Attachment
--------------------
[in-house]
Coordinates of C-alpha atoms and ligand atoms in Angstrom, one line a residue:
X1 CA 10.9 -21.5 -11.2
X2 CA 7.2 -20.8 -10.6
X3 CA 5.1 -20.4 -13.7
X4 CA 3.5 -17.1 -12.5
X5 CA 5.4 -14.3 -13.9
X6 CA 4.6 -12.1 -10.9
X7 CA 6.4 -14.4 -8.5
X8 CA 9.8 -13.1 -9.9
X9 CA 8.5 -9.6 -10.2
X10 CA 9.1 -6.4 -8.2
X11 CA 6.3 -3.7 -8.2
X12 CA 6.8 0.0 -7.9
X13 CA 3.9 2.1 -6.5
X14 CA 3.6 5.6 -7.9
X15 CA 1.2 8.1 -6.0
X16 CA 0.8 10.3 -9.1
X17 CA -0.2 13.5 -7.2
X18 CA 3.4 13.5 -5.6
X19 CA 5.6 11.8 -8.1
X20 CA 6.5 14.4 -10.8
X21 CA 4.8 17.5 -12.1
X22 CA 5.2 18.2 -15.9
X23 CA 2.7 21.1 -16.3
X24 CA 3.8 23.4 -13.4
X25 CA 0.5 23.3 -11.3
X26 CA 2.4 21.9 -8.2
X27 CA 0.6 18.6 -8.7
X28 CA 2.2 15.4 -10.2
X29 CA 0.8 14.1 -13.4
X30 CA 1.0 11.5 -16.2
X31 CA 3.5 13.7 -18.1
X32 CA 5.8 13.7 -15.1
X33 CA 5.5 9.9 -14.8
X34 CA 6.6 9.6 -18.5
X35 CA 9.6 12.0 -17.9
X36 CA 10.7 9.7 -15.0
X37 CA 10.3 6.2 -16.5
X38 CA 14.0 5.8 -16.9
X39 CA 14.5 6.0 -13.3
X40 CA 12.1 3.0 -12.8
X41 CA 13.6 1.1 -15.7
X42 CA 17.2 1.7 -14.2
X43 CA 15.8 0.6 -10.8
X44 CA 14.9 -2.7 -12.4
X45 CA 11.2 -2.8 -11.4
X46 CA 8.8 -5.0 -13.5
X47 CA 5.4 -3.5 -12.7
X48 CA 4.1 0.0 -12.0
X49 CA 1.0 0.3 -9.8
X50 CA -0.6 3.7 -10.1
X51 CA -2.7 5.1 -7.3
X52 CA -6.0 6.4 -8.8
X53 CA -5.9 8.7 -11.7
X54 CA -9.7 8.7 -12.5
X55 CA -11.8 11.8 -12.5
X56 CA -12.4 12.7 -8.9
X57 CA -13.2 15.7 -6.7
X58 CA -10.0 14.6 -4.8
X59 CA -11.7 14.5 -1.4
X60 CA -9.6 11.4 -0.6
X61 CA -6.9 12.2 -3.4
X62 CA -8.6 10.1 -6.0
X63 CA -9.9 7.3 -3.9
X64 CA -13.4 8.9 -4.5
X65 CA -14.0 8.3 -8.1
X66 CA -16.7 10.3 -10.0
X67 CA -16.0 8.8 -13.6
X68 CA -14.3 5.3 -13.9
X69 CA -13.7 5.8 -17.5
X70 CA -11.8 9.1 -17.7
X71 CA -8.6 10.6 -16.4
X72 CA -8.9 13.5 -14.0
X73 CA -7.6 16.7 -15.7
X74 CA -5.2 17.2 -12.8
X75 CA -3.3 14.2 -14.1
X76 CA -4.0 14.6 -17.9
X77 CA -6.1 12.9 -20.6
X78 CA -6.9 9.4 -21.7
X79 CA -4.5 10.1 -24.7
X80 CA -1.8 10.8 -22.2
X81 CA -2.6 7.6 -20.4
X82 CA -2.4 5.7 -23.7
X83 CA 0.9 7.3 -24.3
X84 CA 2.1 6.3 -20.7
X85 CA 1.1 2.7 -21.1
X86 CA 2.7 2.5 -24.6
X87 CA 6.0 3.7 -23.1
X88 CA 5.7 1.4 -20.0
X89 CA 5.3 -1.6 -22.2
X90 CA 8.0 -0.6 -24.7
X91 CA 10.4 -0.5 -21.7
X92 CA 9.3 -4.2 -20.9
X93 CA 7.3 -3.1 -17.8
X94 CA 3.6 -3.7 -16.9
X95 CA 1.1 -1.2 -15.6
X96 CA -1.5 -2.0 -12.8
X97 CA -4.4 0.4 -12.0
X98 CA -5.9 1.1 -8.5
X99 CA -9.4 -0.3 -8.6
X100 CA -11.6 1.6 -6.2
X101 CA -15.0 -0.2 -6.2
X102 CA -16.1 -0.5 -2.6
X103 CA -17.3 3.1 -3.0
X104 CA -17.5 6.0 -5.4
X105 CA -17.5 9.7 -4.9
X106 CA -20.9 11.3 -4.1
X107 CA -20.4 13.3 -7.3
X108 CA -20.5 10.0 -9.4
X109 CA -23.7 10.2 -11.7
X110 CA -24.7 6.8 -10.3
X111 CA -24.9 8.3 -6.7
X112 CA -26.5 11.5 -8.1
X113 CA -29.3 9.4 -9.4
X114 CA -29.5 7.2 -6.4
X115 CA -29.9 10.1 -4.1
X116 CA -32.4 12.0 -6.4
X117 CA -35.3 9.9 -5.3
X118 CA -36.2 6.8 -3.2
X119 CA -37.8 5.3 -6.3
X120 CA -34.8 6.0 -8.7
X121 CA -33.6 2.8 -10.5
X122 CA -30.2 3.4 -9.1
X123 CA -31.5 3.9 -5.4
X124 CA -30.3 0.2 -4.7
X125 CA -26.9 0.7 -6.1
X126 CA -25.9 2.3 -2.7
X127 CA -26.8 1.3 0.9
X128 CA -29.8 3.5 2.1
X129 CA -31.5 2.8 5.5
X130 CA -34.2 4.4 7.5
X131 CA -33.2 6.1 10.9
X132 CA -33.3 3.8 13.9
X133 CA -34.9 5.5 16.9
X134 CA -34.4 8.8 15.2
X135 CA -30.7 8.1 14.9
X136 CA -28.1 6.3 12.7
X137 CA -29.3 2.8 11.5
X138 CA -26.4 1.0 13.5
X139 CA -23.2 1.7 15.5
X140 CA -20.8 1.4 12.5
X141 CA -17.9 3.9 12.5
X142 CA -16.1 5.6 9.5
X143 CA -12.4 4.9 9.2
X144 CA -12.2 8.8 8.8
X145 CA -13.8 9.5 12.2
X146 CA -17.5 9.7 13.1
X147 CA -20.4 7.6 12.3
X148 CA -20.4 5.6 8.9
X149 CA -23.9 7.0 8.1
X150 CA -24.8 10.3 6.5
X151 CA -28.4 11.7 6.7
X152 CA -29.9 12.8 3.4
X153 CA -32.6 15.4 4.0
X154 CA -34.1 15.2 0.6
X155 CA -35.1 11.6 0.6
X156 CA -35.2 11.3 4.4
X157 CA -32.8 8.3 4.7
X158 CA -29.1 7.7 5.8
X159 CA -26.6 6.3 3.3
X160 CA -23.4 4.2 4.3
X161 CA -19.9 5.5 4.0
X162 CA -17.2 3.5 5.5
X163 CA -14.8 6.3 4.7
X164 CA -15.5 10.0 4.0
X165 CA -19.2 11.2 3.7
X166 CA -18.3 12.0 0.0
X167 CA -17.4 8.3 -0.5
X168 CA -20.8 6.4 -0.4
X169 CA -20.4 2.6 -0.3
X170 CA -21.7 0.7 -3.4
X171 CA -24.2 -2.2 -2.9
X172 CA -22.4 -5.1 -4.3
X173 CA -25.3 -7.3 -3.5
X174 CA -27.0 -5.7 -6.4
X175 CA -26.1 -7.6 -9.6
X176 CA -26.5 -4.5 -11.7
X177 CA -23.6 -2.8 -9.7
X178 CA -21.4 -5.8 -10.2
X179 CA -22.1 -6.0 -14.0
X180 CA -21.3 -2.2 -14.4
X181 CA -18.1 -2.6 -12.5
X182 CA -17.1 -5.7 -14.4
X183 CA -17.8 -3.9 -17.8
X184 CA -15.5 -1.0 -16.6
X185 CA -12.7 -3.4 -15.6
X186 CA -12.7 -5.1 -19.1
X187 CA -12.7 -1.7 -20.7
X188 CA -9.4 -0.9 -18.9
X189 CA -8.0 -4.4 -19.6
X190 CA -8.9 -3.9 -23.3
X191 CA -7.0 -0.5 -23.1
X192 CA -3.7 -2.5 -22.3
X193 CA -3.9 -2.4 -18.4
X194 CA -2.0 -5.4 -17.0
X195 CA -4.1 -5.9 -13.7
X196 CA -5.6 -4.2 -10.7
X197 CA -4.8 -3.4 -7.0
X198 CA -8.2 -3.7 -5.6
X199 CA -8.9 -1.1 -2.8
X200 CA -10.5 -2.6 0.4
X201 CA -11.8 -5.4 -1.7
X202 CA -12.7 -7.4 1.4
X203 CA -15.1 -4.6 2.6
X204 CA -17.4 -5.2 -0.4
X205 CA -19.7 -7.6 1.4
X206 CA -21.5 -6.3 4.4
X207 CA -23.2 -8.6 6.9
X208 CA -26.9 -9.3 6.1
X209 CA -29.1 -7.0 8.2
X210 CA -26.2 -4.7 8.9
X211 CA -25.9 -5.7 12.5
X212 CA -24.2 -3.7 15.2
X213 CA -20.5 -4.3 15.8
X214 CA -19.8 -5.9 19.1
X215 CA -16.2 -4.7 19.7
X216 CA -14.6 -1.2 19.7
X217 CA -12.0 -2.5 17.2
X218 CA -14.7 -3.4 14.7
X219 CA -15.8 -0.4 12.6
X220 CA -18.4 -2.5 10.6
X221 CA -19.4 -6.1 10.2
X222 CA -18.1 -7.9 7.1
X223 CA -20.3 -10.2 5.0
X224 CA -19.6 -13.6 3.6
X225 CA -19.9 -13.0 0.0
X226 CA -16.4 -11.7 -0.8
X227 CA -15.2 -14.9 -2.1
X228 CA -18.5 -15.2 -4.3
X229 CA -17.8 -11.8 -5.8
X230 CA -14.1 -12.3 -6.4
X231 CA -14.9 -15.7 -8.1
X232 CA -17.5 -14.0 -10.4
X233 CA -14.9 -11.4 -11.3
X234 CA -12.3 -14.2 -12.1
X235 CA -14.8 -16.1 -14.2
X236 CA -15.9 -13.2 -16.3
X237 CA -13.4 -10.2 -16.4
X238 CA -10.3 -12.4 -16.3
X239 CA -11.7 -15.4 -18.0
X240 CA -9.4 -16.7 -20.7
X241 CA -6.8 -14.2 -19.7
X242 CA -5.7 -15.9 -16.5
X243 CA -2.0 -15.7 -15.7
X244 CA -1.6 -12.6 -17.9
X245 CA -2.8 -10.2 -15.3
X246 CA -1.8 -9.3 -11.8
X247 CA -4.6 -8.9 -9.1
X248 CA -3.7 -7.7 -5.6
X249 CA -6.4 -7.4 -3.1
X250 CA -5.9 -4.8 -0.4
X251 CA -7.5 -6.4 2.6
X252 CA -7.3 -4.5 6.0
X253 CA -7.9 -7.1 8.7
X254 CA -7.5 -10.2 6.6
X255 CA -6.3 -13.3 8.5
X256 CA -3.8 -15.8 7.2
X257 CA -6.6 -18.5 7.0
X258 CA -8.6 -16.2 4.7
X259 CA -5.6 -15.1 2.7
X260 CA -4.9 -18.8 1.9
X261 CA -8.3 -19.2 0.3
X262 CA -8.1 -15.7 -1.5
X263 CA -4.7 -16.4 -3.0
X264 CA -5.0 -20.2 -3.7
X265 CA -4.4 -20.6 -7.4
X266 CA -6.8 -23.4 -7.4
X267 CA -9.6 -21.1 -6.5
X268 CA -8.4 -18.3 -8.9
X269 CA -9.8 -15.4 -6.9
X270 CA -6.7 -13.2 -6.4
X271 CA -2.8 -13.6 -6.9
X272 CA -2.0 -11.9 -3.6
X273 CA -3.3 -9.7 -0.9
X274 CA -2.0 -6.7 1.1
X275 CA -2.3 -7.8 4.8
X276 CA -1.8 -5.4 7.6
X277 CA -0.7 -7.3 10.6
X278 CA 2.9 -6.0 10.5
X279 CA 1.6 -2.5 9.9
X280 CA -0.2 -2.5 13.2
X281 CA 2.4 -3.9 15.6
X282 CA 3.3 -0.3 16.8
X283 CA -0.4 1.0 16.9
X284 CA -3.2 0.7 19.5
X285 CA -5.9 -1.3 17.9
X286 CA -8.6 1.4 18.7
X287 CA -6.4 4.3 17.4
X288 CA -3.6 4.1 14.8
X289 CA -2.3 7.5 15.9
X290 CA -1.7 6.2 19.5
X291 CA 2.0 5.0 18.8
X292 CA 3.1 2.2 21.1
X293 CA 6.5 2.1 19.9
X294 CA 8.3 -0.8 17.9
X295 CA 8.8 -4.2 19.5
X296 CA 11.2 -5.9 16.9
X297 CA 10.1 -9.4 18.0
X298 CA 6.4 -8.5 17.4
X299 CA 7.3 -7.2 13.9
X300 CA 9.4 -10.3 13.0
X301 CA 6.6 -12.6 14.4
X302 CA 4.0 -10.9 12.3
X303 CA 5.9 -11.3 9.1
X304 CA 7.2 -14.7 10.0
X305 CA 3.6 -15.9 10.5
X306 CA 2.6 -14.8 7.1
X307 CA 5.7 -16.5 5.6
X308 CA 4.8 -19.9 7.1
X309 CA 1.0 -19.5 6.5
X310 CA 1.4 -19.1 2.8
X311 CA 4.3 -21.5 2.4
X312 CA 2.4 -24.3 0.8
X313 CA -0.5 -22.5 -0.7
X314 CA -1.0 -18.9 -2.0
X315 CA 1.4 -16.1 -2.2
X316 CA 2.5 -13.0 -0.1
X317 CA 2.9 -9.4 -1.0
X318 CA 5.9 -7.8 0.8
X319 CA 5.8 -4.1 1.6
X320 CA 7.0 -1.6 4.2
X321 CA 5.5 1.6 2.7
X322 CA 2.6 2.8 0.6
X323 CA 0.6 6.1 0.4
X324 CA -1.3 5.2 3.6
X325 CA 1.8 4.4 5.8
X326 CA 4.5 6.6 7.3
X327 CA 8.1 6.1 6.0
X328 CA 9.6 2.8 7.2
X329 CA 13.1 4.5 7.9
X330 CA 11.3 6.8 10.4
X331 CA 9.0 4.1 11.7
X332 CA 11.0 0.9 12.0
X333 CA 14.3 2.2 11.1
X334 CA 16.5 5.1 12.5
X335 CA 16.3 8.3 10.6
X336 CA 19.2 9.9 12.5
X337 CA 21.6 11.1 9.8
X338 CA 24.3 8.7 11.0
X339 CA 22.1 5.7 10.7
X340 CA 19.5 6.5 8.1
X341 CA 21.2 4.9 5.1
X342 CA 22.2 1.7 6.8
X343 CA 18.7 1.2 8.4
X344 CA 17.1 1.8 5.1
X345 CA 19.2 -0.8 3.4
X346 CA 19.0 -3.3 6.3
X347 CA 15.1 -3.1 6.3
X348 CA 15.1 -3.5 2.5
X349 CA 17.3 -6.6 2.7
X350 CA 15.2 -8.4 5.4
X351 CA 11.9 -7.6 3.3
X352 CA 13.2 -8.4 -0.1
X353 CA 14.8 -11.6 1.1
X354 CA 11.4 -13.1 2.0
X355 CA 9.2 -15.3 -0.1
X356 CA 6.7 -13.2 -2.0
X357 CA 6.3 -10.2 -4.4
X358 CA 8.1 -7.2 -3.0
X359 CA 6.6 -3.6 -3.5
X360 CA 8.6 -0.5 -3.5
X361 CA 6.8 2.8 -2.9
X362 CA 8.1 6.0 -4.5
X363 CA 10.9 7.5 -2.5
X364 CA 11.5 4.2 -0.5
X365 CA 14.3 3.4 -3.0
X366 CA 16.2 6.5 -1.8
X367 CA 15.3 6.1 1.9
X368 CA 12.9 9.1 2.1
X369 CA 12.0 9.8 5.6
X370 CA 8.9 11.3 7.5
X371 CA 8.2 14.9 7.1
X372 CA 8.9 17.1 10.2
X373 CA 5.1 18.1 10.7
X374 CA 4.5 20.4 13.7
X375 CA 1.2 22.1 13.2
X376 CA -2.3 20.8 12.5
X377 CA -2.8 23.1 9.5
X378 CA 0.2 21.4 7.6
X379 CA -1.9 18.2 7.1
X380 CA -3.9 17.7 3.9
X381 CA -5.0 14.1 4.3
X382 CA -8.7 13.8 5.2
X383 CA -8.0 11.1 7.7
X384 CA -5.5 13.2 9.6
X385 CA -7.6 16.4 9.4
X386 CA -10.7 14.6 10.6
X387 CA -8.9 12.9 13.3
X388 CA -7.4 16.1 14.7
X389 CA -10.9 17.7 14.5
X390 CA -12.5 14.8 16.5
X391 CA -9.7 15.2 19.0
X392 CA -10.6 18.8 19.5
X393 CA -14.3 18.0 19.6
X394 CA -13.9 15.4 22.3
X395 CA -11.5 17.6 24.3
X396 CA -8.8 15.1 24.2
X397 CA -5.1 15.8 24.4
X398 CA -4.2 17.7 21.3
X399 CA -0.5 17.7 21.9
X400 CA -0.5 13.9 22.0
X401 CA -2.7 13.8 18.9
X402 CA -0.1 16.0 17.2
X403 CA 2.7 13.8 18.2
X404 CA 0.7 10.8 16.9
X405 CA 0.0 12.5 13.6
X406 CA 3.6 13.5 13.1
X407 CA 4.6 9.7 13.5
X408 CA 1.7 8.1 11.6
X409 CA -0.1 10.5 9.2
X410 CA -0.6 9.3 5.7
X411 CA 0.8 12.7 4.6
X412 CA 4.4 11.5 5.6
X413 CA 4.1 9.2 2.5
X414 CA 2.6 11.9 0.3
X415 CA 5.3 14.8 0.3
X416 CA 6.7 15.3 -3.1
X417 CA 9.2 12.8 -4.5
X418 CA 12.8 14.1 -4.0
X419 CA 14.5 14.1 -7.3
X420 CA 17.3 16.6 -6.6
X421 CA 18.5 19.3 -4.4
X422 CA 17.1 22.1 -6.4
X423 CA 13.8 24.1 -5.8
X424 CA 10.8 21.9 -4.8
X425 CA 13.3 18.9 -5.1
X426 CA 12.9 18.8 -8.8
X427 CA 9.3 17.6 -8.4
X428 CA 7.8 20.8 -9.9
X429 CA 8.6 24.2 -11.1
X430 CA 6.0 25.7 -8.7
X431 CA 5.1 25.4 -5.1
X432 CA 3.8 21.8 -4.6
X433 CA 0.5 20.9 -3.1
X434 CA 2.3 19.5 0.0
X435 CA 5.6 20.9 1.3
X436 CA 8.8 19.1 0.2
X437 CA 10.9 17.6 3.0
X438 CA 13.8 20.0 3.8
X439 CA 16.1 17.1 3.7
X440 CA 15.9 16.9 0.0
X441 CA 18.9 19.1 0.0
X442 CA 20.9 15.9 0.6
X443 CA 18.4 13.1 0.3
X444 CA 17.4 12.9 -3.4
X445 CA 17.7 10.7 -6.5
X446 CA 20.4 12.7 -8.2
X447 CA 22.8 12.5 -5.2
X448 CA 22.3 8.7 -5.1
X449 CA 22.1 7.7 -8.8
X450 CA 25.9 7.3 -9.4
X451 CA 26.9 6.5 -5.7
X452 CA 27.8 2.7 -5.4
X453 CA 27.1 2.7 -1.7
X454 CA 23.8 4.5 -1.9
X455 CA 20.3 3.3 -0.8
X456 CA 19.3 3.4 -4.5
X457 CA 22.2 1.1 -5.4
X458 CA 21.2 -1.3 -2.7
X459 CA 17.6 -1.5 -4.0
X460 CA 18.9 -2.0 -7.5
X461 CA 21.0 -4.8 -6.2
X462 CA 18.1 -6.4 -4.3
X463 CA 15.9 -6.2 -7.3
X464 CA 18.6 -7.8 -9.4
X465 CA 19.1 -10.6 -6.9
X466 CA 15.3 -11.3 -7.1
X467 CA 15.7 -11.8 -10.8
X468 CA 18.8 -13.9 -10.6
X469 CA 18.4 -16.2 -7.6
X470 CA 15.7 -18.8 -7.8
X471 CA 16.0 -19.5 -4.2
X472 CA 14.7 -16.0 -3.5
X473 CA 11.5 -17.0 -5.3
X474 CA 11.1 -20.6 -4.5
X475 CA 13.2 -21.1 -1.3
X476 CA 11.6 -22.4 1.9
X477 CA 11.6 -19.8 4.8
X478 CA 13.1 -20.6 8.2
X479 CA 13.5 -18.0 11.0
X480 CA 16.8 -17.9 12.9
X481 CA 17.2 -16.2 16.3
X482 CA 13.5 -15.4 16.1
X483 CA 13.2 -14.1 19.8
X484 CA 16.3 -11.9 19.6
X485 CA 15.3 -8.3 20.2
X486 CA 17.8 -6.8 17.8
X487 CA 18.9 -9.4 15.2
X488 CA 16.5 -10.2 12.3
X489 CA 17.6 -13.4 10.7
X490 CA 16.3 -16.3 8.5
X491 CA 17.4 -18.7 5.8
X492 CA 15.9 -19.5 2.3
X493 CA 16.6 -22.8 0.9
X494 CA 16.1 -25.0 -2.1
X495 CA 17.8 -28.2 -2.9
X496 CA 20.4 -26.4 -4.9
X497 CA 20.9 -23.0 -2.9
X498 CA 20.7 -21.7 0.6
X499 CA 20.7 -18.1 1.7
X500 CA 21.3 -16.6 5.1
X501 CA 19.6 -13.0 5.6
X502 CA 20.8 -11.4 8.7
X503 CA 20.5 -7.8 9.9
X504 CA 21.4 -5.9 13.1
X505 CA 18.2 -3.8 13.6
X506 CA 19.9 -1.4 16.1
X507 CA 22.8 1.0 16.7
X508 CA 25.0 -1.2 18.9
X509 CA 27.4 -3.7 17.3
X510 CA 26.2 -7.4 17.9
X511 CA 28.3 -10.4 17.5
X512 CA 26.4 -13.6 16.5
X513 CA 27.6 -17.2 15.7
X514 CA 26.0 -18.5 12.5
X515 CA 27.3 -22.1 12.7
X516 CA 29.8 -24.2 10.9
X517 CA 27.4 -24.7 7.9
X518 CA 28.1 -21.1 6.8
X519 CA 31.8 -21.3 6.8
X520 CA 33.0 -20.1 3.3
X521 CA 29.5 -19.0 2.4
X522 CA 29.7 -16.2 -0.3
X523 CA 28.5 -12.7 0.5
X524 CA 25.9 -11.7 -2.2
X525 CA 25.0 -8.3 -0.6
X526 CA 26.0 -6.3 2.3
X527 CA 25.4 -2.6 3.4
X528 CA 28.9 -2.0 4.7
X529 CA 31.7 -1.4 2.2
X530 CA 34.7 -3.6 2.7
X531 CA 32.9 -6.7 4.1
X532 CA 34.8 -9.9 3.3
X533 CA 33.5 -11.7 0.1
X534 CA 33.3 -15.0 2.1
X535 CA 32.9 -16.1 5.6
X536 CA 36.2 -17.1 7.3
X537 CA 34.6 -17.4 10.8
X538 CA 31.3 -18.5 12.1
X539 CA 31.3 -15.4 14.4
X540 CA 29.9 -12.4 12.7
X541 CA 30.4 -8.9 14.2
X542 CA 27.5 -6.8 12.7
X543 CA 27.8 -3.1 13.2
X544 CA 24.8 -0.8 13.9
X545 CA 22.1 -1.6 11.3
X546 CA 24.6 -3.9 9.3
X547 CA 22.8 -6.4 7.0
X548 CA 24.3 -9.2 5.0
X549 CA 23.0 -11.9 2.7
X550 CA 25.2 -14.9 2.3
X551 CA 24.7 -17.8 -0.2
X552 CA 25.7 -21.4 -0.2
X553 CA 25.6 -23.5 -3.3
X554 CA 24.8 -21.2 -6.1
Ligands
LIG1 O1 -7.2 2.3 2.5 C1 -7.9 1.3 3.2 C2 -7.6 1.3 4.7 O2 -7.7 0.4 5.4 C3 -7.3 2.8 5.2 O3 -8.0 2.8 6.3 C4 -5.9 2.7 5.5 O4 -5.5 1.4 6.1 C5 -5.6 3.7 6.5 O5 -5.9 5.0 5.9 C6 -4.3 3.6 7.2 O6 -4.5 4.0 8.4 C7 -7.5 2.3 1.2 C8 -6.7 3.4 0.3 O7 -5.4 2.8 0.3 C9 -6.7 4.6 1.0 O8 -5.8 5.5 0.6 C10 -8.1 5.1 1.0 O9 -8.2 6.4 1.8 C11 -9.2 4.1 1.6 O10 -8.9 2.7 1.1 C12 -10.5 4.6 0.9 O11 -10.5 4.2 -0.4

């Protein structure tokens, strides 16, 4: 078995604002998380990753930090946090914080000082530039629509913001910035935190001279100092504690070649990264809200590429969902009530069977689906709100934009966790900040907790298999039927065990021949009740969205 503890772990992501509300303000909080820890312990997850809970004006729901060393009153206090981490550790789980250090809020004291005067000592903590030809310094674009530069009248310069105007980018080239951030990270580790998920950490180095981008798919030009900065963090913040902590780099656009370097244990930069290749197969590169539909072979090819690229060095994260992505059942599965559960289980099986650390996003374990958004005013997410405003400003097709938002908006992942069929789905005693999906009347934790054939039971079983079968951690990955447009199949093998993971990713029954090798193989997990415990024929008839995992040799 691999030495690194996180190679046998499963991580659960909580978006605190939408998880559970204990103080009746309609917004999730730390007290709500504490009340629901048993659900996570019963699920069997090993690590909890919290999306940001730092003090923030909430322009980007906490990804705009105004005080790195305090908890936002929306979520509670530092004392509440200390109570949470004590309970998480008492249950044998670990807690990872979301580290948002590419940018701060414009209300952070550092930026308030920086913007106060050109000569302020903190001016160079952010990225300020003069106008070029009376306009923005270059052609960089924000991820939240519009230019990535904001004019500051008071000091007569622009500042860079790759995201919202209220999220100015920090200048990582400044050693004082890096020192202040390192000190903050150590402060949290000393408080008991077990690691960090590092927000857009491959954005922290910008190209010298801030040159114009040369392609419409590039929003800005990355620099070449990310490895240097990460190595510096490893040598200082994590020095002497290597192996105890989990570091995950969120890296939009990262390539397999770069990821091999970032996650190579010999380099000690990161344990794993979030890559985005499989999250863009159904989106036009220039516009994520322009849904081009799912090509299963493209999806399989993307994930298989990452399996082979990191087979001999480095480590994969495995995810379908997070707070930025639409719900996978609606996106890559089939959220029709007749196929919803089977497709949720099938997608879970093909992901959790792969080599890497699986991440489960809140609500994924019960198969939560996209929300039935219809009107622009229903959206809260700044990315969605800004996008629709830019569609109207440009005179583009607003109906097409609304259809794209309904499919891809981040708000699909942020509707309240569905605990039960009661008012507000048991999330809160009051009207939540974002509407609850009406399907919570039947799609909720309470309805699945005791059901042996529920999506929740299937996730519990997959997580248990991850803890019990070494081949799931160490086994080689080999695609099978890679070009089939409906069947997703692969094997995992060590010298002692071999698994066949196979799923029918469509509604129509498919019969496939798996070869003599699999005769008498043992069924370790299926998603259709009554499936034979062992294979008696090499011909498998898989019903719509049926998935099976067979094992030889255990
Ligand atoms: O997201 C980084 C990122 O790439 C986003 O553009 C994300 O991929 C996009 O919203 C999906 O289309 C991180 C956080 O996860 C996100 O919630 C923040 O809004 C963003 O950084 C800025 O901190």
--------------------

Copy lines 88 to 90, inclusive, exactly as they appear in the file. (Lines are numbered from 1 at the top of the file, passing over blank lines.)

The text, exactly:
X86 CA 2.7 2.5 -24.6
X87 CA 6.0 3.7 -23.1
X88 CA 5.7 1.4 -20.0